When employees are happy and engaged, their productivity increases significantly. Research from Gallup found people who fell in the top 50 percent in terms of engagement were almost twice as successful on average as those in the bottom percentile. In addition, those in the 99th percentile of engagement were four times as productive as those in the first.

Higher engagement also leads to higher profits. Also according to Gallup, businesses with approximately nine engaged workers per single disengaged worker saw 147 percent higher earnings per share than their competition.

Furthermore, poor transparency can go hand-in-hand with a lack of communication, which as aforementioned, can lead to confusion and lost productivity. This concept also applies to your educational experience. For instance, poor communication during a group project can lead to delays and varying participation among your team. Clearly establishing deadlines and outlining expectations helps ensure everyone is on the same page.

Proper communication can also benefit you as a student in a one-on-one setting. For example, if you’re confused about a lecture, being transparent with the professor can open a line of communication that can better help you learn the material.

5. Develop your emotional intelligence.

Businesses are built on relationships – with customers, clients, employees, investors and the public as a whole. As such, it is important for business leaders to know how to create and maintain connections with other people. This requires a high amount of emotional intelligence: the ability to understand and manage both your emotions and those of the people around you.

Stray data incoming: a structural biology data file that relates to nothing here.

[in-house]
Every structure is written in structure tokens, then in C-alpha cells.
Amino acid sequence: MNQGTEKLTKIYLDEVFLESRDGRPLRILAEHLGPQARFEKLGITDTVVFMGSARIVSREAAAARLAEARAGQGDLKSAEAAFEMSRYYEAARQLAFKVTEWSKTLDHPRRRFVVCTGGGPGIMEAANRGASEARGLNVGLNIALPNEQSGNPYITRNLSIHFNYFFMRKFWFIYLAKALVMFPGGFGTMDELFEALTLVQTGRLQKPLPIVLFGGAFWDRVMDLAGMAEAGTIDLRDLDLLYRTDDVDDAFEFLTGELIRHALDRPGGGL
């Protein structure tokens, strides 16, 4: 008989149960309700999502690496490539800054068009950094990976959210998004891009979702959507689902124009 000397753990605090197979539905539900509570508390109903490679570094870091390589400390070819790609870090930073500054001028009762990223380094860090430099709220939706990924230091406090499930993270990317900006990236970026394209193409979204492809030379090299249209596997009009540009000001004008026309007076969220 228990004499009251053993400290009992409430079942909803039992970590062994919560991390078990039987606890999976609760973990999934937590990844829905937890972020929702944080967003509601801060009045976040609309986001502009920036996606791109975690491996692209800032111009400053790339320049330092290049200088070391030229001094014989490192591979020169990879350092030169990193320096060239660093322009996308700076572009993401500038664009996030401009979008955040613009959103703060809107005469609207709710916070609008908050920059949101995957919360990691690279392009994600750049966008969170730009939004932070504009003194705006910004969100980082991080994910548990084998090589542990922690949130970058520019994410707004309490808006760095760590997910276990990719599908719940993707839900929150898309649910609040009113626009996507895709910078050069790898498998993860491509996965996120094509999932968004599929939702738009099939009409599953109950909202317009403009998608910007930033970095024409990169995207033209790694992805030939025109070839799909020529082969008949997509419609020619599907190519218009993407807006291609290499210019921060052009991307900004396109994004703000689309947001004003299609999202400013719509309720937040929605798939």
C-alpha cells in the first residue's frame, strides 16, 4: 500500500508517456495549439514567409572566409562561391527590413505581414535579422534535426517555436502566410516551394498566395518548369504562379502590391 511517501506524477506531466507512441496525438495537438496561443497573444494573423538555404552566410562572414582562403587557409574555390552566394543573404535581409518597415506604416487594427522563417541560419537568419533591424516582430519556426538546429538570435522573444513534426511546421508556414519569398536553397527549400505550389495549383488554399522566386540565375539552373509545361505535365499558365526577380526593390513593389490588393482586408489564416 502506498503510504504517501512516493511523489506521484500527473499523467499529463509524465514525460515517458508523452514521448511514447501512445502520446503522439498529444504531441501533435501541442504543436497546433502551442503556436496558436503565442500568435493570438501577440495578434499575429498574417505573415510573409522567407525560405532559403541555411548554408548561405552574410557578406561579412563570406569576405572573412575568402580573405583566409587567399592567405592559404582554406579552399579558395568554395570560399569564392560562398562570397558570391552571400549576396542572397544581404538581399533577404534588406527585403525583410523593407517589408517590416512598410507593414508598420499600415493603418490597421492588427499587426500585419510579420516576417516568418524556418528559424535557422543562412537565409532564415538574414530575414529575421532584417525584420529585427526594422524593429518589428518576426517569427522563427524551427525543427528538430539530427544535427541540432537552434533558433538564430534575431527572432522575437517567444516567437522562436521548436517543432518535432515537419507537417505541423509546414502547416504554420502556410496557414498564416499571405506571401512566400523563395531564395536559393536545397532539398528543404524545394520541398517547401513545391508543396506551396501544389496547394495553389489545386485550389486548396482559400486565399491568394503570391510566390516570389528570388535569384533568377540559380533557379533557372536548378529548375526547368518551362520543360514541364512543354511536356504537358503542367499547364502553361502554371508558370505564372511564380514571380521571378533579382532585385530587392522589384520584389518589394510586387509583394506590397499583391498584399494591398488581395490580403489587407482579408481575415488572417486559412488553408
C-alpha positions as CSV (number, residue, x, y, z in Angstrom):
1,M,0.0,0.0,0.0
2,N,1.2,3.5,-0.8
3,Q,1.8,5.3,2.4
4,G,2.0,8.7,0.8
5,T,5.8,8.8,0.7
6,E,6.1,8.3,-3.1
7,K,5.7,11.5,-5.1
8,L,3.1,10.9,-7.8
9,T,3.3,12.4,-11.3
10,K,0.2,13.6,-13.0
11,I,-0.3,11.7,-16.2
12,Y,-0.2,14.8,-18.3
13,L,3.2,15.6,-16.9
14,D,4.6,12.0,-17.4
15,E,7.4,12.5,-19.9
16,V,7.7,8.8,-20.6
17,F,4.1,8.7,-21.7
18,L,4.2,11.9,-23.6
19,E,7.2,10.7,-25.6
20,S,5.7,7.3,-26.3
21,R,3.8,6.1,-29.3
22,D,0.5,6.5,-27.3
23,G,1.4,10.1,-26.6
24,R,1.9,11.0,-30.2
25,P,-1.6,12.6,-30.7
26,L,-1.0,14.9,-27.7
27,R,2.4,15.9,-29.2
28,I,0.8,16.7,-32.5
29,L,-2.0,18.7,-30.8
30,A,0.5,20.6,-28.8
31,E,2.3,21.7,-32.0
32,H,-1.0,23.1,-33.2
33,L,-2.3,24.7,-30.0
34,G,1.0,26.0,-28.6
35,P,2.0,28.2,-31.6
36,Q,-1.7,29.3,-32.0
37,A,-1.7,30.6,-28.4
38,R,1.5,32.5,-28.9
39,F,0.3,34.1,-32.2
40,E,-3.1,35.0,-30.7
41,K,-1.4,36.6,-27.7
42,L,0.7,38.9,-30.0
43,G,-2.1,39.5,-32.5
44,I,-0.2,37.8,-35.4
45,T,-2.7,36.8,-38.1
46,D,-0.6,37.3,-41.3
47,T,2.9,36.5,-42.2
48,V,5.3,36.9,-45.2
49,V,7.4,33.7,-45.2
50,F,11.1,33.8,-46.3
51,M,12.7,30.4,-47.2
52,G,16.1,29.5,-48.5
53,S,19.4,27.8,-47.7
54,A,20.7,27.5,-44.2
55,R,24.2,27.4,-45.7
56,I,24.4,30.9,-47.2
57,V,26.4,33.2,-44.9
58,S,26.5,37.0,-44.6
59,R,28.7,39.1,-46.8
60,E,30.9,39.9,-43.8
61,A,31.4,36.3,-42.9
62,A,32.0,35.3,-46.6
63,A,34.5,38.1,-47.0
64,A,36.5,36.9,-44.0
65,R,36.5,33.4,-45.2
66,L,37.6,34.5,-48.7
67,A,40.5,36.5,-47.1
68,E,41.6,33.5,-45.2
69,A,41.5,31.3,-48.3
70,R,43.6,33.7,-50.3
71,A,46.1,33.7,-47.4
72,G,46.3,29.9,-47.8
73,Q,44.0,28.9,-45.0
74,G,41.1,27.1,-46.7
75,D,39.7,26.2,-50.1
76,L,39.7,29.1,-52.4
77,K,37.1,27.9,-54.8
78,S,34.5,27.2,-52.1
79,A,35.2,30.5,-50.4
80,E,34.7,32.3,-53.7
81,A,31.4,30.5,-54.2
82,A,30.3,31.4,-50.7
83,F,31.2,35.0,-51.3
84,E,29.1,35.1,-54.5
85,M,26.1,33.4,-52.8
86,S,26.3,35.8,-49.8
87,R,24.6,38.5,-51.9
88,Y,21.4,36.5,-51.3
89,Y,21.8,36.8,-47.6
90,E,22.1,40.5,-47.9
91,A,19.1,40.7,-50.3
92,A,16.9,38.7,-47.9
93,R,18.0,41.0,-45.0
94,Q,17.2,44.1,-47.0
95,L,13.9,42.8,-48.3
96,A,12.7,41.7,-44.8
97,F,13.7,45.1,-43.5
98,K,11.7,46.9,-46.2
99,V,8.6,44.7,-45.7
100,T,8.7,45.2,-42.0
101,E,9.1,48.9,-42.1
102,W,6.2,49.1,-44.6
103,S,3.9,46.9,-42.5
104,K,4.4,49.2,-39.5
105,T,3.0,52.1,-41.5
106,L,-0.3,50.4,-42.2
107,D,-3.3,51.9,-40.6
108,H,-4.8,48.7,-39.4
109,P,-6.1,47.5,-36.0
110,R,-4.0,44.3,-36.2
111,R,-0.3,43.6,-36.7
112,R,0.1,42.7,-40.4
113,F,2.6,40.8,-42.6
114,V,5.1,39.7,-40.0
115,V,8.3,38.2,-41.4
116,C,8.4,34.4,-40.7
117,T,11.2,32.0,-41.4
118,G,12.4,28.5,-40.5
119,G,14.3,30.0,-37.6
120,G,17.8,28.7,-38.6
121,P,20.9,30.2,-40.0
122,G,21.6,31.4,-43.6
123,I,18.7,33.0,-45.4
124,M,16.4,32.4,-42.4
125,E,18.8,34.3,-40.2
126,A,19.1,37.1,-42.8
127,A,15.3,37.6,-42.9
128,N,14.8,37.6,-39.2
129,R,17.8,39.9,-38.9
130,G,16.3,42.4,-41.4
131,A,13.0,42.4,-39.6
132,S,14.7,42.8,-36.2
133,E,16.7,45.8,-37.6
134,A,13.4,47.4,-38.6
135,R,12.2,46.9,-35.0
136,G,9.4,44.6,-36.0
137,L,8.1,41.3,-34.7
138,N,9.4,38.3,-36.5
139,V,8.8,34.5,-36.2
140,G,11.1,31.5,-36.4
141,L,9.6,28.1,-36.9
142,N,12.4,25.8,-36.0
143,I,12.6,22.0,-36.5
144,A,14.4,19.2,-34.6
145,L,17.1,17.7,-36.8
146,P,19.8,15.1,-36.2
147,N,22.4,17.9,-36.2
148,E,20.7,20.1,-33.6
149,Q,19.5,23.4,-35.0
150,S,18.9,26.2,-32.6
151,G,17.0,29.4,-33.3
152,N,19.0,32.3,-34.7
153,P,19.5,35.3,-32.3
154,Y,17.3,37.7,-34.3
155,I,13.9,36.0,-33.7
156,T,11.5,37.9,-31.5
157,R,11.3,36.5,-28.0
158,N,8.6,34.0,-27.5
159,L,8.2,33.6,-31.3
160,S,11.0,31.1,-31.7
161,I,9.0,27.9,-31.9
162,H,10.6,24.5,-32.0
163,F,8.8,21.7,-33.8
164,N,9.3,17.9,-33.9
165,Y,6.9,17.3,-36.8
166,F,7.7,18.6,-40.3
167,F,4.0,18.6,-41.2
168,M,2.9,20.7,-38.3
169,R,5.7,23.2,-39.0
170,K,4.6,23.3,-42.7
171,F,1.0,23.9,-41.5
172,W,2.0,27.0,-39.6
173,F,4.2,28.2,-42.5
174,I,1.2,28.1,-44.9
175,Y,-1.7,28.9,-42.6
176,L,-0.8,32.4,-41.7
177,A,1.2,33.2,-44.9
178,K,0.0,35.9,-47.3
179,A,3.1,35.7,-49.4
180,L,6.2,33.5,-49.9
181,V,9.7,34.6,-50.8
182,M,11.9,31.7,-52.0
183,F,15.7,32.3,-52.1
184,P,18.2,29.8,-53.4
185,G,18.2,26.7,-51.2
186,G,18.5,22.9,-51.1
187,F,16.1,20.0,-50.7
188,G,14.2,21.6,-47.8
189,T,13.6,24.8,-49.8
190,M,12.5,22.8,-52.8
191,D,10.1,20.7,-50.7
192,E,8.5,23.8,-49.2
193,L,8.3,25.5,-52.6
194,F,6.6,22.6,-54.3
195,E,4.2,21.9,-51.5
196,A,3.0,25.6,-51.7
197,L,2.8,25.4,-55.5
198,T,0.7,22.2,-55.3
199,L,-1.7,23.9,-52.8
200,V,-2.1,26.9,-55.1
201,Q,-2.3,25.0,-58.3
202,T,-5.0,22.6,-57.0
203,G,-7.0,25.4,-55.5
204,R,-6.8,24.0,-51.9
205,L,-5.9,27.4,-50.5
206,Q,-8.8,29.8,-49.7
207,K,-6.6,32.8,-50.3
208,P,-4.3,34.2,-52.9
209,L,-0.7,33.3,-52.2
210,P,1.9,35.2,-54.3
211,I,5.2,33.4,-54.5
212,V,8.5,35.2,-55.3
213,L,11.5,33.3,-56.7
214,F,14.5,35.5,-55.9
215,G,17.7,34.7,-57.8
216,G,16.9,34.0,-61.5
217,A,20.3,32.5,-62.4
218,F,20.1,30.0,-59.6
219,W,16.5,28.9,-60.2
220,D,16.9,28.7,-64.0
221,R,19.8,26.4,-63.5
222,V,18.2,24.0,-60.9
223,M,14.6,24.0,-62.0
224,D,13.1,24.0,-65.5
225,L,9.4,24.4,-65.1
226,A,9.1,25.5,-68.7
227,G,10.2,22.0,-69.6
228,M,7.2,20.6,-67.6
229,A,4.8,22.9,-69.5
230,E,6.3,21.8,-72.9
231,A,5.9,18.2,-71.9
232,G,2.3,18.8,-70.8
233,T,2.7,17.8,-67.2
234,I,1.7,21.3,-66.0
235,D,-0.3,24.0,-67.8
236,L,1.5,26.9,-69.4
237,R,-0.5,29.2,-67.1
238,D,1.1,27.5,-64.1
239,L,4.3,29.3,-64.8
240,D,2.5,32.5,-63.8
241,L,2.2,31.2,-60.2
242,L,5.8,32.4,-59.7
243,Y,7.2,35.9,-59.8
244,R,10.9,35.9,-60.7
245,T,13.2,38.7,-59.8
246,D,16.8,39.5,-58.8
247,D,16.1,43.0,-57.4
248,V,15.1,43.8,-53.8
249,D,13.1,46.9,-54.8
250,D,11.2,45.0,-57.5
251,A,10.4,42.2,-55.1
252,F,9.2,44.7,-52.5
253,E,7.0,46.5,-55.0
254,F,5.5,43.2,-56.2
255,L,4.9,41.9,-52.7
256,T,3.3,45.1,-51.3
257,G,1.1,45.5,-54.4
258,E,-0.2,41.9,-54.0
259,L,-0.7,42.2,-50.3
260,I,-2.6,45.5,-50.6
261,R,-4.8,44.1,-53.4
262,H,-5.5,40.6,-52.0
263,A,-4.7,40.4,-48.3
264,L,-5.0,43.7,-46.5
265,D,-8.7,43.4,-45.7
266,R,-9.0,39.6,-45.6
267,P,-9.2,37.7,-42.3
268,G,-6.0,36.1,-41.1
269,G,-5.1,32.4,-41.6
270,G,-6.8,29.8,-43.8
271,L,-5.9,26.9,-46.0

Developing this characteristic can lead to a very lucrative career. The Center for Creative Leadership identified several ways you can strengthen your emotional intelligence outside of your studies. The first is to increase your self-awareness by asking for ongoing feedback from co-workers, supervisors, professors and even family members. If you’re tasked with completing any group projects, for example, ask your group members how your contributions influenced their studies. The insights provided can help you grow more aware of your strengths and weaknesses.

You can also take on tasks that place you in charge of students who are inexperienced or reluctant to work. Don’t allow yourself to become frustrated in this position. Instead, look for creative ways to connect with them and thereby motivate your team.

It might be possible to develop the skills of a strong leader based on your Master of Business Administration studies alone, but you can grow to be an even better leader by focusing on skills not taught in the classroom as well. Use these aforementioned five leadership tips to supplement your education and prepare yourself for a top-notch leadership position upon graduation.

Sources:

Curriculum

Curriculum

http://www.accountingweb.com/practice/practice-excellence/how-the-right-tools-can-increase-your-firms-revenue

http://www.gmac.com/market-intelligence-and-research/research-library/curriculum-insight/improving-communication-and-leadership-skills.aspx

http://www.haygroup.com/en/our-library/whitepapers/do-graduates-have-the-social-and-emotional-skills-to-succeed-in-the-workplace/

www.tinypulse.com/resources/employee-engagement-survey-2013

http://www.gallup.com/businessjournal/163130/employee-engagement-drives-growth.aspx

https://myccl.ccl.org/leadership/pdf/assessments/skills_intelligence.pdf